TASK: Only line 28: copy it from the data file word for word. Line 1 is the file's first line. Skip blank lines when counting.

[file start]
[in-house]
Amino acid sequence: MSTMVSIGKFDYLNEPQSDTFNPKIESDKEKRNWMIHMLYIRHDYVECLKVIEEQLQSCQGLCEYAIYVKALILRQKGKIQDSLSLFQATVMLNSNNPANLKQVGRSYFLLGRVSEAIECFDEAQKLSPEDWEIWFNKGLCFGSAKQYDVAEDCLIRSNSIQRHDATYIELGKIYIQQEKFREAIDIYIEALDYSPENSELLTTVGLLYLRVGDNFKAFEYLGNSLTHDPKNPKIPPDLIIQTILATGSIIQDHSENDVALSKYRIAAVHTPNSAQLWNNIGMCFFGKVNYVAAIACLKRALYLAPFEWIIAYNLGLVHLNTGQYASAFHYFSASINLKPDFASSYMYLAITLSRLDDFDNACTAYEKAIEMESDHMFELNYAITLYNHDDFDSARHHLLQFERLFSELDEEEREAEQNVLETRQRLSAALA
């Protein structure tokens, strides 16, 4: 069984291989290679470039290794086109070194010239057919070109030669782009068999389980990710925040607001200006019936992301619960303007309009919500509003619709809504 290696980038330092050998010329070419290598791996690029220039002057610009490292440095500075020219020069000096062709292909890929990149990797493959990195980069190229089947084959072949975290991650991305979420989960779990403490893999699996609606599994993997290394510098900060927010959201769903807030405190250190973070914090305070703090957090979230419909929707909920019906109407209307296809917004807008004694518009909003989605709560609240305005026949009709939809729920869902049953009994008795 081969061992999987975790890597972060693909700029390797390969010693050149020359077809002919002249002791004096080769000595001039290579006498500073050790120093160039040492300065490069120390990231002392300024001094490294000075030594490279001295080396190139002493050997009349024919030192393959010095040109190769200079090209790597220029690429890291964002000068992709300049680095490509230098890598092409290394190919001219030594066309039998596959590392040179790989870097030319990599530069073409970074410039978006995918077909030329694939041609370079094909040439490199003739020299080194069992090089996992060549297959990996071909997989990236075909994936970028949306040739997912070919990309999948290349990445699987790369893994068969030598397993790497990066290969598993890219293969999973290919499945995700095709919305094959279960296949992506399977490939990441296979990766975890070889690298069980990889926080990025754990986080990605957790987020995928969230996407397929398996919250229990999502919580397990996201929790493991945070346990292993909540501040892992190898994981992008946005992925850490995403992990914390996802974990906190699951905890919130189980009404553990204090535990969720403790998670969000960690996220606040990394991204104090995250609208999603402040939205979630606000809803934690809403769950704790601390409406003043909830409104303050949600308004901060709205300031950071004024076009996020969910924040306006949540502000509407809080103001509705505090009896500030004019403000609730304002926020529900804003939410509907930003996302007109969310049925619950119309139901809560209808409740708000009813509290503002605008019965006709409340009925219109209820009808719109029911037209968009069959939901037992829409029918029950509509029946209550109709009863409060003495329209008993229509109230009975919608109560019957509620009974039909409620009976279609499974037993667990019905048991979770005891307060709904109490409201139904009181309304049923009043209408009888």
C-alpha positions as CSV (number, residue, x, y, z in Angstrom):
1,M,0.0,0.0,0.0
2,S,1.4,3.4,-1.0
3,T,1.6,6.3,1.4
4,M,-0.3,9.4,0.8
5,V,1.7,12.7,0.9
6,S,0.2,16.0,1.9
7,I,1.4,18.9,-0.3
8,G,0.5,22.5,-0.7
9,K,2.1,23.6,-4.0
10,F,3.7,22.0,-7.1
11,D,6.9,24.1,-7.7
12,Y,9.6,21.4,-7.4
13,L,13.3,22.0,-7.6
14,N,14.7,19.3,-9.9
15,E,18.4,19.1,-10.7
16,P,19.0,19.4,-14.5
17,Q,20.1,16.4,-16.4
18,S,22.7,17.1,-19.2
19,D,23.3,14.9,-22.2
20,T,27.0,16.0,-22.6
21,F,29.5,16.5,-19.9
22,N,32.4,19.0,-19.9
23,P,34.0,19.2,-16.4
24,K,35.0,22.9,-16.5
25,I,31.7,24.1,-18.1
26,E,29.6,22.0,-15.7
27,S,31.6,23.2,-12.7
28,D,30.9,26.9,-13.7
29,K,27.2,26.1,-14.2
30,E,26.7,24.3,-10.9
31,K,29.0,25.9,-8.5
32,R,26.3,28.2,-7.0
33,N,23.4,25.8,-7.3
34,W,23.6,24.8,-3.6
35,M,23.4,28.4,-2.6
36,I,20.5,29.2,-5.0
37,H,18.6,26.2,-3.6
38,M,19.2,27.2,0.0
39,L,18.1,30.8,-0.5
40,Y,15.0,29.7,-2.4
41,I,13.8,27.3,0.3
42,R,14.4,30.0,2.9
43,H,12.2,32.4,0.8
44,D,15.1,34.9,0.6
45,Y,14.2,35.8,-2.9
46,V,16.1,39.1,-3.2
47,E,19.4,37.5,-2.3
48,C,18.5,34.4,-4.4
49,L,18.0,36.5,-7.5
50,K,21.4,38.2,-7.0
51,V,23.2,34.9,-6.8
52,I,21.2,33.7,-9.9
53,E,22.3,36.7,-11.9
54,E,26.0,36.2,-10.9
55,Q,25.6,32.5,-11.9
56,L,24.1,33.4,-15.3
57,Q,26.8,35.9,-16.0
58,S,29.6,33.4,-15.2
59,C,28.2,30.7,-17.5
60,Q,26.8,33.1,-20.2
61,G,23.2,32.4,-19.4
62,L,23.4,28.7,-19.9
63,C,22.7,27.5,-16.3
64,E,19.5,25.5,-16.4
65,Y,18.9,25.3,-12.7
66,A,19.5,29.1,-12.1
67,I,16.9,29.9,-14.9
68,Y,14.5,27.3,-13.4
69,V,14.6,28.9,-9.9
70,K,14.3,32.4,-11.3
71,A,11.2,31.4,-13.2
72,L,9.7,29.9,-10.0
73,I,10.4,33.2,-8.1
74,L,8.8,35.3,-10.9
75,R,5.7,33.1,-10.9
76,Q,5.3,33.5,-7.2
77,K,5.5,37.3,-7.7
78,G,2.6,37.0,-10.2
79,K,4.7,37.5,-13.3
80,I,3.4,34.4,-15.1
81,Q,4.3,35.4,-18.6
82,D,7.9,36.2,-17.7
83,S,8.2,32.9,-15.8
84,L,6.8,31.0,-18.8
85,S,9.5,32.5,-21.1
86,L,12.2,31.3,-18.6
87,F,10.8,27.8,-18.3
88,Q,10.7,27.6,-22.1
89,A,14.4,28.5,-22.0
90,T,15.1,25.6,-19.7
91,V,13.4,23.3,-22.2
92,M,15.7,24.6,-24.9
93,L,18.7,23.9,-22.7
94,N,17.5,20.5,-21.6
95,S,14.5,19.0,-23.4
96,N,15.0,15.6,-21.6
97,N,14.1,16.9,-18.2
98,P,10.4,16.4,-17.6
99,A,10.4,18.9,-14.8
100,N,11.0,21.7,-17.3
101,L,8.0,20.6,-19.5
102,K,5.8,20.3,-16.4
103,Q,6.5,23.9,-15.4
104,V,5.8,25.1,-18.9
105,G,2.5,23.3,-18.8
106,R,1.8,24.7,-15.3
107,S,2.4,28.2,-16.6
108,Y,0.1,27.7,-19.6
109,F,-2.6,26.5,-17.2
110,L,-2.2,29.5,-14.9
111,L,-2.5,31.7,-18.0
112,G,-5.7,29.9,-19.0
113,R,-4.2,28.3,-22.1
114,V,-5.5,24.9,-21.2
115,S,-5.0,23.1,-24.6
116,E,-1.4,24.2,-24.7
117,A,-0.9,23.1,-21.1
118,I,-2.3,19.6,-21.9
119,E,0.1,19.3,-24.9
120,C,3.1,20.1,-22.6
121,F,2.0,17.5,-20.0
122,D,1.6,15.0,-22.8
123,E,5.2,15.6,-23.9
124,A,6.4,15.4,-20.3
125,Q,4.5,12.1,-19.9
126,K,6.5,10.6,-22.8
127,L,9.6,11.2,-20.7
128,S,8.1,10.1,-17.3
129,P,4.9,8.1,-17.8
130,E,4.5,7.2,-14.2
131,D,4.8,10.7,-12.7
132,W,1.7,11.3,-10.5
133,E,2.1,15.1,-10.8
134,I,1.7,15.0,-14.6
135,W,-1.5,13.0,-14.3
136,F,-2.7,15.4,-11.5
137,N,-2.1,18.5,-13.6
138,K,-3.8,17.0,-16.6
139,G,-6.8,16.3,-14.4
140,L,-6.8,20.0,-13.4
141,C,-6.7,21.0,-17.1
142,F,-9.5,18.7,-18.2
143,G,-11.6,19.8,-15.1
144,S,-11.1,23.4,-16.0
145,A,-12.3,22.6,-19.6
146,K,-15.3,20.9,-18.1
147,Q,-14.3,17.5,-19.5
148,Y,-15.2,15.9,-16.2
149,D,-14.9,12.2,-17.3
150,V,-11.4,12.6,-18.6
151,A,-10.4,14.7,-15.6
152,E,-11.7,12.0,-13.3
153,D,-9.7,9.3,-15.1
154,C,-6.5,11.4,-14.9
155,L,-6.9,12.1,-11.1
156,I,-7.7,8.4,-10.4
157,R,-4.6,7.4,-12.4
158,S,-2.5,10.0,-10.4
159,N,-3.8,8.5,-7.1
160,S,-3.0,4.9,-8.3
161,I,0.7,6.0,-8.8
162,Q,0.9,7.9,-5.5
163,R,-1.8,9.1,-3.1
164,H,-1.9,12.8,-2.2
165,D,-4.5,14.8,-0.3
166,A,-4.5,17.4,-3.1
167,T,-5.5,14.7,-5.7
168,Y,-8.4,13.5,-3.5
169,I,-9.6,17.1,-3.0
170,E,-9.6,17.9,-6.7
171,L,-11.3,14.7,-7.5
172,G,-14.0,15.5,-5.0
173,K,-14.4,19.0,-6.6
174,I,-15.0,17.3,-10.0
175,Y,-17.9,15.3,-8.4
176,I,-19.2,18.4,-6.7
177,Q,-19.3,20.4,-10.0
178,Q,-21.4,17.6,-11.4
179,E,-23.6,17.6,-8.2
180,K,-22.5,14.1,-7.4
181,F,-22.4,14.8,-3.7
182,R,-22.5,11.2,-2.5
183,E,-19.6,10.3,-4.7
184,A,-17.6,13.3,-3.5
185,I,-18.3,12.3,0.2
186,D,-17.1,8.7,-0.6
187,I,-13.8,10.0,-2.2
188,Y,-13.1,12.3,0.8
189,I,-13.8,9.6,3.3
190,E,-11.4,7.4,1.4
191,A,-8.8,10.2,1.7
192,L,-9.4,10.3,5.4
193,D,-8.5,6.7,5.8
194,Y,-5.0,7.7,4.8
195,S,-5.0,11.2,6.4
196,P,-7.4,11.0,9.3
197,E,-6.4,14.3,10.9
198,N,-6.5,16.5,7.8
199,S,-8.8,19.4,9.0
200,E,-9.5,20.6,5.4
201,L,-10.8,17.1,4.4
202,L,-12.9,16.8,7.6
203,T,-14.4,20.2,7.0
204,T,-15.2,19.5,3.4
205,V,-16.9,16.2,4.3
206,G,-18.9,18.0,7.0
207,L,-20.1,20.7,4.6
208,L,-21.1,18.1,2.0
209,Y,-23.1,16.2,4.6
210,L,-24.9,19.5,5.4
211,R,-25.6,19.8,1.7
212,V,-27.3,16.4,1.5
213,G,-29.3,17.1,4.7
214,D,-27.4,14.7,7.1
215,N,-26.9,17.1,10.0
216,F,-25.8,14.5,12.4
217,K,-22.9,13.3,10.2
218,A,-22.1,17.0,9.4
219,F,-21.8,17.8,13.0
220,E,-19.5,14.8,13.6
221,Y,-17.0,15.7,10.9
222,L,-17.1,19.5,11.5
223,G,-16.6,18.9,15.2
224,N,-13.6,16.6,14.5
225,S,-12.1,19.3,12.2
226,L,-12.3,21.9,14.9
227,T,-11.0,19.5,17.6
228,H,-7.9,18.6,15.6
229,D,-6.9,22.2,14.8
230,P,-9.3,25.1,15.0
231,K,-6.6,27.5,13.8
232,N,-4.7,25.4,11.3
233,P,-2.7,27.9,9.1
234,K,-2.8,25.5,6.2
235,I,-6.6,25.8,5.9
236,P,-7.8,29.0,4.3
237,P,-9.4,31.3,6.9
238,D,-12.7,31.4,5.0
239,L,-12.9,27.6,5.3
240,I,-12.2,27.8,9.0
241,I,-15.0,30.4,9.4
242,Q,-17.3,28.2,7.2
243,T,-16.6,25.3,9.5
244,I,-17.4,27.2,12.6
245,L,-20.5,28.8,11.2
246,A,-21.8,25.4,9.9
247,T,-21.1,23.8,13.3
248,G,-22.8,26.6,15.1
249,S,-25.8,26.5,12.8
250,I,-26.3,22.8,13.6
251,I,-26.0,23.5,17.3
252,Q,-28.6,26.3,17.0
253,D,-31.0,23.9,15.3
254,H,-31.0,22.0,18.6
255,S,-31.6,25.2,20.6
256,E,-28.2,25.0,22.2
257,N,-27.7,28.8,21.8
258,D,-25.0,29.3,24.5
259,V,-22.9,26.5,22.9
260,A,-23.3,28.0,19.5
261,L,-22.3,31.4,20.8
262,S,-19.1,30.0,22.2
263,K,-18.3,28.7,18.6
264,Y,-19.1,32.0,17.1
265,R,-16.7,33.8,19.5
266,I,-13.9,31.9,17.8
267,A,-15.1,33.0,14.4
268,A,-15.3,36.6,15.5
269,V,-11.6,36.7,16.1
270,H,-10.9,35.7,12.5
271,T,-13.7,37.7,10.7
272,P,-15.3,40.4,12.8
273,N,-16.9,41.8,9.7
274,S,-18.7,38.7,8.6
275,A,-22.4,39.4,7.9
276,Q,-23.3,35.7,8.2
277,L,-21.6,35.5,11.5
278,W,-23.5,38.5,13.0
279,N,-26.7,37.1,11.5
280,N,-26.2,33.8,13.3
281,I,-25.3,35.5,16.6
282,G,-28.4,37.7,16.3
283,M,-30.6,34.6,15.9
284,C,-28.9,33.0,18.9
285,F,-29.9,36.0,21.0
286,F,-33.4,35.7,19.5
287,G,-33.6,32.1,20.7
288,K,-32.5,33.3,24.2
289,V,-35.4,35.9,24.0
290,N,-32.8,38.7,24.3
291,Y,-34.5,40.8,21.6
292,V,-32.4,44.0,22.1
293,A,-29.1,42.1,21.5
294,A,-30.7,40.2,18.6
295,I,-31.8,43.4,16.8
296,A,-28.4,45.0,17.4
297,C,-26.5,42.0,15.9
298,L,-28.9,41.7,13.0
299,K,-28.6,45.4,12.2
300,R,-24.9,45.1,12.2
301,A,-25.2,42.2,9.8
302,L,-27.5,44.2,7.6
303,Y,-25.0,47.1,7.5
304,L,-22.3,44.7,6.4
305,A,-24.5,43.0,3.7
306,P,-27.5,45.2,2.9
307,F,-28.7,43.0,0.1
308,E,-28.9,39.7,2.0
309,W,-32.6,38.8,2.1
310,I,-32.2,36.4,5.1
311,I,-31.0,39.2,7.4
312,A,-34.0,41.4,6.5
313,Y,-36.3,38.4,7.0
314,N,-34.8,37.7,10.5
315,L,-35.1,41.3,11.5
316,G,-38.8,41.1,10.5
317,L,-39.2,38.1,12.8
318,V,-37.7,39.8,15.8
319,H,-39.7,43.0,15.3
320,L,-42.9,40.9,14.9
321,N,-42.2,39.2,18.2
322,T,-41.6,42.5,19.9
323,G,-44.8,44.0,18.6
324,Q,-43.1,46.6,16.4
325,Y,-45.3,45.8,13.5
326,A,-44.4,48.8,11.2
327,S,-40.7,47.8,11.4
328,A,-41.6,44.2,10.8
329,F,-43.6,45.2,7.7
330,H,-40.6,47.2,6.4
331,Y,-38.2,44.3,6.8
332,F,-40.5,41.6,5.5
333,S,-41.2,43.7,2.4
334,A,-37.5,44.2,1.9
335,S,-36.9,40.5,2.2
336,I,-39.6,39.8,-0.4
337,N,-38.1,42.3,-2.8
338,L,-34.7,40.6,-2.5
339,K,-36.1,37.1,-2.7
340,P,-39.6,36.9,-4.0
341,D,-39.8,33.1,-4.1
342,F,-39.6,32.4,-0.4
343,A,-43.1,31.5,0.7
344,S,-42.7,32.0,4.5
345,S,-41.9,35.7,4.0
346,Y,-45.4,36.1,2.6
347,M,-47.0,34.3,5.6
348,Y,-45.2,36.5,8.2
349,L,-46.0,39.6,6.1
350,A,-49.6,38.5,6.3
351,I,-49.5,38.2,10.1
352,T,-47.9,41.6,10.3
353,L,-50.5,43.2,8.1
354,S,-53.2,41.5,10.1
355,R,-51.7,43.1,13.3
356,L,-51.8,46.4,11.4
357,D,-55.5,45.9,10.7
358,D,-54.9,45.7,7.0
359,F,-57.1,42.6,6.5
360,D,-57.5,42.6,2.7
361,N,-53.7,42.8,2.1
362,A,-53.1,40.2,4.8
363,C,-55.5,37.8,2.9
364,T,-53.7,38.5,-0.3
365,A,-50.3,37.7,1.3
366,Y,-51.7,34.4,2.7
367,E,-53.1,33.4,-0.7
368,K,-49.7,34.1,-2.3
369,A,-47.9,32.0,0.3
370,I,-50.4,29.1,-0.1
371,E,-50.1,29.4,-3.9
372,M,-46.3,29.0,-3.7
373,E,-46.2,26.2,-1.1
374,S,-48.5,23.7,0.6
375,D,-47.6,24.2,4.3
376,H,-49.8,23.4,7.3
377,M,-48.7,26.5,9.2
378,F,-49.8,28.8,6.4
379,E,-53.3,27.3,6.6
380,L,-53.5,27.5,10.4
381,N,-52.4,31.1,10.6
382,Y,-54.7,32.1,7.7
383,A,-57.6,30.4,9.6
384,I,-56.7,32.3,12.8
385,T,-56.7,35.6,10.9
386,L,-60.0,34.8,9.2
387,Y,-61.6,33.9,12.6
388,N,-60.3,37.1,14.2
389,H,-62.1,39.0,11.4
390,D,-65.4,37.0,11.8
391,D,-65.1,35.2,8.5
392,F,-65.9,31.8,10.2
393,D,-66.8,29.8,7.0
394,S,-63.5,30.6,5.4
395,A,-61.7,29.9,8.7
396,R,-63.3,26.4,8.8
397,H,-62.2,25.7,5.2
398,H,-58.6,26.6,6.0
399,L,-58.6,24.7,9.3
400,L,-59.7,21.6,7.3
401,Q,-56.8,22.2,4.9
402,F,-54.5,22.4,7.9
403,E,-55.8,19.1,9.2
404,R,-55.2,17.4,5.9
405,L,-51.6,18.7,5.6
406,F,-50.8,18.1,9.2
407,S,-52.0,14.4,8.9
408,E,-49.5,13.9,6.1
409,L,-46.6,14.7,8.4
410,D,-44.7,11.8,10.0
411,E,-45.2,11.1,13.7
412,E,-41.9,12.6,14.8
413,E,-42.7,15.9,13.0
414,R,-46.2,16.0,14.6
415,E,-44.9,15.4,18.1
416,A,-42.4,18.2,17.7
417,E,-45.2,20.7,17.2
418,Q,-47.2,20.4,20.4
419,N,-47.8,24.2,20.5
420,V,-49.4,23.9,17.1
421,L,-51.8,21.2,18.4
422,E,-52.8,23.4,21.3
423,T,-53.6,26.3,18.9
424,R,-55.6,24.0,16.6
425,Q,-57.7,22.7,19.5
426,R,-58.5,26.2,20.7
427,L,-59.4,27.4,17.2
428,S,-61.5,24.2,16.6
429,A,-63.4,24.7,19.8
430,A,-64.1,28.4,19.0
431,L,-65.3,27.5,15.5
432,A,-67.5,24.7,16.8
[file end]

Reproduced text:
24,K,35.0,22.9,-16.5